Unlocking the economic strength of First Nations

What is a First Nations Strategy, and what should it look like at one of Australia’s biggest companies?

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These questions have been front of mind since I accepted my role in January, as ANZ’s inaugural Head of First Nations Strategy for Australia.

I belong to the Nyoongar people of south-western Australia, and am proud to take on this new role - the first of its kind in corporate Australia that reports to Chief Executive Officer, Shayne Elliott. The significance of this ‘first’ for my people, who have long called for First Nations representation at senior executive levels, is not lost on me.

While this role is new, it is simply another step in ANZ’s history of reconciliation. ANZ was one of the first major Australian companies to develop a Reconciliation Action Plan (RAP) in 2007 and was a corporate donor to the Yes campaign in last year’s Referendum. This role also has precedent overseas, with the appointment of my peer Karleen Everitt in Aotearoa New Zealand in 2021.

" For First Nations in Australia, this is an exciting opportunity to advance our economic self-determination by being included in the financial system, cementing a rightful place in the Australian economy and determining our own futures from a position of economic strength.”

Prior to joining ANZ, I’ve worked in a range of industries, usually at the intersection of business and First Nations. From my first role as a financial analyst in the resources sector, to advocating at the United Nations for greater financial education, to becoming Director at one of Australia’s largest philanthropic organisations – the common thread has been in advancing the economic empowerment, and self-determination, of First Nations in Australia.

I have a longstanding interest in the role and impacts of money in First Nations communities – which started when I first learned there were only 24 First Nations accountants in the country (thankfully, that number has now grown to 200+). I hear too many stories of money being used against First Nations people – it is time to make money work for First Nations – to unite, empower and heal.

For First Nations in Australia, this is an exciting opportunity to advance our economic self-determination by being included in the financial system, cementing a rightful place in the Australian economy and determining our own futures from a position of economic strength.

However, don’t assume that a First Nations Strategy is only good for First Nations people. If we do this well at ANZ, everyone wins.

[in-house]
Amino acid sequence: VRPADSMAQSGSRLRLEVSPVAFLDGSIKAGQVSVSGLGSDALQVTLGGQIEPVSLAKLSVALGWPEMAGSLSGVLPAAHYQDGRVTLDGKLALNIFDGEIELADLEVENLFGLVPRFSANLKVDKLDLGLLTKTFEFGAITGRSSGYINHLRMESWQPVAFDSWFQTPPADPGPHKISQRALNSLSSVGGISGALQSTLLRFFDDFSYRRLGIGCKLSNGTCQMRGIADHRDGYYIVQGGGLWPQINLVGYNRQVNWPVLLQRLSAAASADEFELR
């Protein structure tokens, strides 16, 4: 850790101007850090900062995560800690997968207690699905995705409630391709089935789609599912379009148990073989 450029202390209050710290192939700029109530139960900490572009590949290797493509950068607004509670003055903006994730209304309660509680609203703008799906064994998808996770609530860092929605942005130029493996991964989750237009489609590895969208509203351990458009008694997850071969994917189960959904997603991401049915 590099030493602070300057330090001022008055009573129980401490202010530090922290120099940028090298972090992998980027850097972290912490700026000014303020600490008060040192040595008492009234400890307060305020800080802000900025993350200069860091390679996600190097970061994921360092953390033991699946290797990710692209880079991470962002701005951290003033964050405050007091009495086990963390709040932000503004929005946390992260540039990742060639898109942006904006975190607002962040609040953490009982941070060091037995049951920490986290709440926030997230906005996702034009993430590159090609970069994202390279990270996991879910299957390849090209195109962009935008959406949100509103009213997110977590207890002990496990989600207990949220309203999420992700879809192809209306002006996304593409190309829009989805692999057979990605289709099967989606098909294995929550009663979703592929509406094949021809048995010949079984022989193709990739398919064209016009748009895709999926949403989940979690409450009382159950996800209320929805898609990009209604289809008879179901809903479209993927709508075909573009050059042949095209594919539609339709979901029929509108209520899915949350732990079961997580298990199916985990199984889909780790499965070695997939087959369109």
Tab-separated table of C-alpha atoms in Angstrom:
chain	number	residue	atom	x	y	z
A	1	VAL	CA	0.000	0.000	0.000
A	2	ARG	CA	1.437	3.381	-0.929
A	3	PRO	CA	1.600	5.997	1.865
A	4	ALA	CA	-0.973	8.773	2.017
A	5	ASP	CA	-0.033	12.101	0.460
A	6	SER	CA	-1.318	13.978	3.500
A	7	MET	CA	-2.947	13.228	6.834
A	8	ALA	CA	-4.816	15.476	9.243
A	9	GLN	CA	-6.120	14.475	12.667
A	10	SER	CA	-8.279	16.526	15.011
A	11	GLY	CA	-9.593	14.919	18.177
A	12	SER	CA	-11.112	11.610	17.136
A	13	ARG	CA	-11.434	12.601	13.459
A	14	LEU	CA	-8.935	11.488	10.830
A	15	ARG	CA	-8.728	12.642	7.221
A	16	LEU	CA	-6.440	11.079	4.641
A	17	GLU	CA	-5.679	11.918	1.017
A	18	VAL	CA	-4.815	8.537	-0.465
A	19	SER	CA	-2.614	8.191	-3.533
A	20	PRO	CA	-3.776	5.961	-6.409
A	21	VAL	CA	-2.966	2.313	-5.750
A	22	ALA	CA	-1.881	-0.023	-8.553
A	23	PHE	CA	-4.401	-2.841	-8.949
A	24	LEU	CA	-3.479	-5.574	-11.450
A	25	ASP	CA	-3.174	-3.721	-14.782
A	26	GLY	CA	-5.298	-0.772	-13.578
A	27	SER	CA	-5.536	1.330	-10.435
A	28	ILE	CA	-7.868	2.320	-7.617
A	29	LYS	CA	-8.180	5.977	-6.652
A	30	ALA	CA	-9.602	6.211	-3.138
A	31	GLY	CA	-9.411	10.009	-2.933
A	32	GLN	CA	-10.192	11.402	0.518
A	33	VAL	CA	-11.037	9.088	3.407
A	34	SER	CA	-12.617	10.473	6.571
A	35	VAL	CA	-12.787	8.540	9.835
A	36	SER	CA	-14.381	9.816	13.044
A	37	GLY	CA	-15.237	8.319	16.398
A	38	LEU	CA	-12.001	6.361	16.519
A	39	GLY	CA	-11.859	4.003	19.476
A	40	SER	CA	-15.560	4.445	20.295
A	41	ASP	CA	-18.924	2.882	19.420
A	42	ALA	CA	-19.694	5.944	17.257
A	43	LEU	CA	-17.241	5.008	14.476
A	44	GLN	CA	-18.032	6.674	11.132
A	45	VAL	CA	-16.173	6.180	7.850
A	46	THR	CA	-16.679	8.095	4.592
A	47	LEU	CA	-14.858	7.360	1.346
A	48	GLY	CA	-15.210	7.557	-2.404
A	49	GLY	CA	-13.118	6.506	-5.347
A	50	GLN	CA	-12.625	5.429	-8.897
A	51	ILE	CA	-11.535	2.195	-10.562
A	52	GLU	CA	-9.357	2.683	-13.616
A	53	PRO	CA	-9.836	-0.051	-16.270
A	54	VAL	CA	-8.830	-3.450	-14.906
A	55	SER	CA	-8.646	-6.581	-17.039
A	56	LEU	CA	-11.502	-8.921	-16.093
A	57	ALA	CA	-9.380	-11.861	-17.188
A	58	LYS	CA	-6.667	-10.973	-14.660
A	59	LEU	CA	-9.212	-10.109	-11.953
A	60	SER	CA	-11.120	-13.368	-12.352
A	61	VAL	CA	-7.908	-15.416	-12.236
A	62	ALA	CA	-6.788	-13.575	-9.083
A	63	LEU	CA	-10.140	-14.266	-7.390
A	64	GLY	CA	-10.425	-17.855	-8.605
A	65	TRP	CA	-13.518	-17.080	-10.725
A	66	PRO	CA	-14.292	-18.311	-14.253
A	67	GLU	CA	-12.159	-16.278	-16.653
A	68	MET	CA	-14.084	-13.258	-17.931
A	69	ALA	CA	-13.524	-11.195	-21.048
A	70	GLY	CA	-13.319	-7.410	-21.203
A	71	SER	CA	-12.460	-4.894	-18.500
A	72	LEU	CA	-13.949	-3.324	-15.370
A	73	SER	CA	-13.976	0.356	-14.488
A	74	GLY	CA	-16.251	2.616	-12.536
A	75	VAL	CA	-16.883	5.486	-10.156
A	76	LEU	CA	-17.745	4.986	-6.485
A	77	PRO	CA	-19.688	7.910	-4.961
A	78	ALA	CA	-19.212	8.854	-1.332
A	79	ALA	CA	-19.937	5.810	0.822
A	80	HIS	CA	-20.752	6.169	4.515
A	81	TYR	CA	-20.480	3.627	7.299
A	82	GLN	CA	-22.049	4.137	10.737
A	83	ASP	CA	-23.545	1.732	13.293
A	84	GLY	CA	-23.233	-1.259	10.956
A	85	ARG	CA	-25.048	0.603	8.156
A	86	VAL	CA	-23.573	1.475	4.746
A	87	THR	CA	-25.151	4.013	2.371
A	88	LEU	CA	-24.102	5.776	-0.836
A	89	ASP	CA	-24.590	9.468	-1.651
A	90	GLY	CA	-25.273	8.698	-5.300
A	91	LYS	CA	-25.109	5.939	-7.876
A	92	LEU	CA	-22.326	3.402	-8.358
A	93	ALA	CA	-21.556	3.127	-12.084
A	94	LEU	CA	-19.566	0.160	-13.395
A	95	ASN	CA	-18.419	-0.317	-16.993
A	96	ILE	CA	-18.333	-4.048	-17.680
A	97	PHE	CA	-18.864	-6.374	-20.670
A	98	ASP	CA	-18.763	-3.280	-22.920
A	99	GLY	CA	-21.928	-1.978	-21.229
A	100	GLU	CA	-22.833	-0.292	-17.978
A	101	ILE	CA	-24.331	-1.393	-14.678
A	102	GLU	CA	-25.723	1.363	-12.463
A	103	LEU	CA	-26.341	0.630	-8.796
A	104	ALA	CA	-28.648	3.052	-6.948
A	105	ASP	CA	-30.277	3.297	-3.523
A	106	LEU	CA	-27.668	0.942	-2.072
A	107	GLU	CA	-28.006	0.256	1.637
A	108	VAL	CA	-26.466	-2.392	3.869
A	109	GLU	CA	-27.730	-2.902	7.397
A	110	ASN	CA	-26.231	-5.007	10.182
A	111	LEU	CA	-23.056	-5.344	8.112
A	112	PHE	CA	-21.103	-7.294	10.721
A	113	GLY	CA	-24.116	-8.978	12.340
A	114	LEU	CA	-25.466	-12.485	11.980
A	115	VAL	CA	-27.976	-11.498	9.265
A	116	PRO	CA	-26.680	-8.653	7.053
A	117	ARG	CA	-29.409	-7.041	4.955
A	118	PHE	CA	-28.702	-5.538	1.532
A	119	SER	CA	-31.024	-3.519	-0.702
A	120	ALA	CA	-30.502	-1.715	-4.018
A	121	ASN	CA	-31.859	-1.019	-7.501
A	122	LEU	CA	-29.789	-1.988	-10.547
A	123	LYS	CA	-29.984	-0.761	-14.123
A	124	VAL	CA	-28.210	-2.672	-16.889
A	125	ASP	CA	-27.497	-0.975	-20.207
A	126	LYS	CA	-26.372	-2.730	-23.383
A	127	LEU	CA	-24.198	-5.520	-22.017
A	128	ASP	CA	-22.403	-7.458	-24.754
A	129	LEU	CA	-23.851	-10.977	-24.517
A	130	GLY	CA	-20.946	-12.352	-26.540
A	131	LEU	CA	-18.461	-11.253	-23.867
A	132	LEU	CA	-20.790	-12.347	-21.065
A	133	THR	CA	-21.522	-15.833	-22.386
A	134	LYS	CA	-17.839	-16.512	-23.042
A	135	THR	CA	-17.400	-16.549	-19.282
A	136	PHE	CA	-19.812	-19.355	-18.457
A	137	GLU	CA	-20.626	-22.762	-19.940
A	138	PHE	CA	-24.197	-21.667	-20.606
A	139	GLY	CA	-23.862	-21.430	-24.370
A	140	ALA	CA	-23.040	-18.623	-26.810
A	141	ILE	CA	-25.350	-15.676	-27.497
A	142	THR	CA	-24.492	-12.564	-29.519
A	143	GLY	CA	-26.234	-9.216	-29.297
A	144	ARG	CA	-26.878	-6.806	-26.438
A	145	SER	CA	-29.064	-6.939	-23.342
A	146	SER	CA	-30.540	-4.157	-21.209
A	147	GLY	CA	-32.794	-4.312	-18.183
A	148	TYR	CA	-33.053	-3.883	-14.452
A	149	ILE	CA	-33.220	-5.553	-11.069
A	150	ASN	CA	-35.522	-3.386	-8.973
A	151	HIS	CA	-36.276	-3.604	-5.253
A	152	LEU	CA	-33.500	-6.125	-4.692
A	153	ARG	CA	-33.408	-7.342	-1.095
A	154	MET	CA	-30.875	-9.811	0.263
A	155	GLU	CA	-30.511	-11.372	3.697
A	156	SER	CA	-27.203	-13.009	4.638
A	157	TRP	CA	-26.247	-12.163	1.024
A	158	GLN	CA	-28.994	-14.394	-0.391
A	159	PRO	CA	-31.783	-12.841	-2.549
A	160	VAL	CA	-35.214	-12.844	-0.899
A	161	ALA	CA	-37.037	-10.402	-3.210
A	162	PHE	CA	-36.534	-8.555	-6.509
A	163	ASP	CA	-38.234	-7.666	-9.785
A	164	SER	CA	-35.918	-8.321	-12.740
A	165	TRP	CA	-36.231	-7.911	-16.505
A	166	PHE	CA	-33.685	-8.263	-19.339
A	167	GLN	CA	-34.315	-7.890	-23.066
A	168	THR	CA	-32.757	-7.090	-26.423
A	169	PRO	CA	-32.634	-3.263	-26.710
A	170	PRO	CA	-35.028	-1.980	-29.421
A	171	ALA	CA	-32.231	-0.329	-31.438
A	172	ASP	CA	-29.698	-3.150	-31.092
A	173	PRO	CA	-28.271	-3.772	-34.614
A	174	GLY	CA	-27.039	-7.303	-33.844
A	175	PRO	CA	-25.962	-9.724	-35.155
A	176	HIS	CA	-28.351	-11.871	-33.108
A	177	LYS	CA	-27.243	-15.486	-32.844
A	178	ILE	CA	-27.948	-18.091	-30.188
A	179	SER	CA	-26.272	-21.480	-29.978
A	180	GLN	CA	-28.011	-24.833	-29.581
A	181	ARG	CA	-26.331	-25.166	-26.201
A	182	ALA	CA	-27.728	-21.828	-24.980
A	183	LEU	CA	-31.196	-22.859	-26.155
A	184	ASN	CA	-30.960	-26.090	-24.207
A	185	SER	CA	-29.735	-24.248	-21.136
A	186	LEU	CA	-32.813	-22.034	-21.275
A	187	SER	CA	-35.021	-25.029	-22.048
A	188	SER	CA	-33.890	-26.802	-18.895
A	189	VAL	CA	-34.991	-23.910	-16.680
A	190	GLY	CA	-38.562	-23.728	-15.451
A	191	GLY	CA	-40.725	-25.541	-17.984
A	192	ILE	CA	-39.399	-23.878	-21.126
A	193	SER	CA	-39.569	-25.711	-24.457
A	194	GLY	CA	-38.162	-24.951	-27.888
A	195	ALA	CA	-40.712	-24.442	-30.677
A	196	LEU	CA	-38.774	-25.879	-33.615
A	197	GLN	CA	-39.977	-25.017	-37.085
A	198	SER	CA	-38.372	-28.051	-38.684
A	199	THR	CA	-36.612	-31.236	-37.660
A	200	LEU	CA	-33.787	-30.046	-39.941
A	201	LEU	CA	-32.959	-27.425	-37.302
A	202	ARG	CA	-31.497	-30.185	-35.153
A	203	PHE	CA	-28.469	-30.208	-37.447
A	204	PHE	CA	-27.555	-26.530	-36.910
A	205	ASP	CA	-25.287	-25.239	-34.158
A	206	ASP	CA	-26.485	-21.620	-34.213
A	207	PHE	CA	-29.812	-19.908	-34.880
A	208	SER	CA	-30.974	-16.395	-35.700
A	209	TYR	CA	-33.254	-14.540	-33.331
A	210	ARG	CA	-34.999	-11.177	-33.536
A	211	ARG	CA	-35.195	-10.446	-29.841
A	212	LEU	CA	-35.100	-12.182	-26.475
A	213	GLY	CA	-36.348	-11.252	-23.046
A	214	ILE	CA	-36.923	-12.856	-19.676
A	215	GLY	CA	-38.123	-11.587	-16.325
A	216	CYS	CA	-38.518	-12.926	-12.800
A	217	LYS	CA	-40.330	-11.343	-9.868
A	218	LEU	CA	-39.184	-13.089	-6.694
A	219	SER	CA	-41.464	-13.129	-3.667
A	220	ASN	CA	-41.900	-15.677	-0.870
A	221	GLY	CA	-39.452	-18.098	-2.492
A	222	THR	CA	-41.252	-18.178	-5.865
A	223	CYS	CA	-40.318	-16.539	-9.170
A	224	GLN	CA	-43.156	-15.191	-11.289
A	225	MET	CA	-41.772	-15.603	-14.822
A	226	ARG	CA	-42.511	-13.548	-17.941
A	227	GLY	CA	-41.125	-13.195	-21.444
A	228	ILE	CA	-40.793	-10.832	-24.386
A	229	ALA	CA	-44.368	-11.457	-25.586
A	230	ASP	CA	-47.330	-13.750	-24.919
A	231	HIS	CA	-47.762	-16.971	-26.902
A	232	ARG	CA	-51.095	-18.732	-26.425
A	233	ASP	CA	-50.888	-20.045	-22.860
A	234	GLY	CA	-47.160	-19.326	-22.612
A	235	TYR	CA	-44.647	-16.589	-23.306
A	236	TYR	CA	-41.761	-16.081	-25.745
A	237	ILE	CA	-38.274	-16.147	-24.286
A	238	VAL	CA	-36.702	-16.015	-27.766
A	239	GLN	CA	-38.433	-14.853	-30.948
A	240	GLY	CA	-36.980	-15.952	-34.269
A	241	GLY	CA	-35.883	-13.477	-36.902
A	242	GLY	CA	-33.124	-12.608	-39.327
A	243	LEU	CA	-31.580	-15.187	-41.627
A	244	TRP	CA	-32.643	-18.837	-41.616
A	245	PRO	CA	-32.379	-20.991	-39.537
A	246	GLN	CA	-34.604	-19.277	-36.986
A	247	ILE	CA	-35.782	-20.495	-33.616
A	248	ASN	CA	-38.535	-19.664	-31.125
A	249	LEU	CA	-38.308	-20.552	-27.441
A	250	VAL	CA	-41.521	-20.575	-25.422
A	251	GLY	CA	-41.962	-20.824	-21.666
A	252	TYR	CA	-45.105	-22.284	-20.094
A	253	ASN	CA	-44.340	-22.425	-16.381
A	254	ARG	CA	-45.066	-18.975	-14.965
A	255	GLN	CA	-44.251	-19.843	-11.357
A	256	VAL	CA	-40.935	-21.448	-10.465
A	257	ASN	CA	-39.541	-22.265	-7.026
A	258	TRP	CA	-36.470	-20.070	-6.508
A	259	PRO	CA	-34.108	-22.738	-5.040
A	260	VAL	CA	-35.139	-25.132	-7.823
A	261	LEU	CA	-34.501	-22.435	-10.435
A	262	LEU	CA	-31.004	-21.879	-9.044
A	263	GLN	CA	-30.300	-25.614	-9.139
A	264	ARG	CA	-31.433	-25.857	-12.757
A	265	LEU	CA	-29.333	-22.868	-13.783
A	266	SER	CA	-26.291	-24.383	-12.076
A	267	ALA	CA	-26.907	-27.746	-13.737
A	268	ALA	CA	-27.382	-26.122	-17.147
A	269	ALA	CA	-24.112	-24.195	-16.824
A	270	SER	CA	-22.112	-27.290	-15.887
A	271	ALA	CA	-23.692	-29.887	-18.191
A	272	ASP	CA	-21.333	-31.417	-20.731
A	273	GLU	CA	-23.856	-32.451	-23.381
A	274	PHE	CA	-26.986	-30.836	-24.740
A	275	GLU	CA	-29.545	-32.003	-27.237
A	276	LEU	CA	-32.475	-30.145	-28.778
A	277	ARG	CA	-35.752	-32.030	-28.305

Let me be clear; ANZ is not only pursuing this strategy because it’s the right thing to do. It will also be good for our business. There is a strong commercial imperative for all banks to look closely at their relationships with First Nations.

For example, the First Nations economy in Australia represents an exciting opportunity for our bank. This sector contributed around $16 billion to Australia’s gross domestic product in 2022, and is growing at a rapid rate, well above our national growth rate.

Without a strategy on how to bank this sector and cater to their specific needs, we miss the opportunity in front of us.

You can look across the Tasman, to ANZ New Zealand’s Takiri A Rangi Strategy for proof. That strategy, under the leadership of Karleen Everitt, is focused on economic equality by advancing Māori business and financial wellbeing. Their strategy is working.

ANZ’s Australian First Nations Strategy will also be strengths-based and recognise that First Nations people have run economies and traded for longer than anyone else on the planet. There is much for our bank to learn.

My priority now is to develop an Australian First Nations strategy for ANZ that is aligned to our purpose, strategy and business. It will weave together meaningful actions, projects and commitments that leverage our core business strengths, and allow us to be more deliberate about our relationships with First Nations in Australia.

We have already commenced extensive consultation with, and are seeking input from, a wide range of people across our bank, communities and country. While it’s early days, the themes are beginning to emerge.

Subject to further consultation, the strategy is likely to focus on three key areas:

1. Financial wellbeing

2. Banking the First Nations economy, and

3. Improving the cultural capability of our bank.

The strategy will also build on the proud achievements already made under our past and present RAPs. We continue to make strong progress against our 17 actions (comprising 100 commitments) in our current RAP and this will continue to play an important role in ANZ’s future work with First Nations.

A First Nations Strategy finds the common ground and win-win opportunities for our bank and First Nations together. There are plenty of these opportunities to explore, and I look forward to playing my part in bringing this promise to fruition.

Shelley Cable is Head of First Nations Strategy, Australia at ANZ.

The views and opinions expressed in this communication are those of the author and may not necessarily state or reflect those of ANZ.

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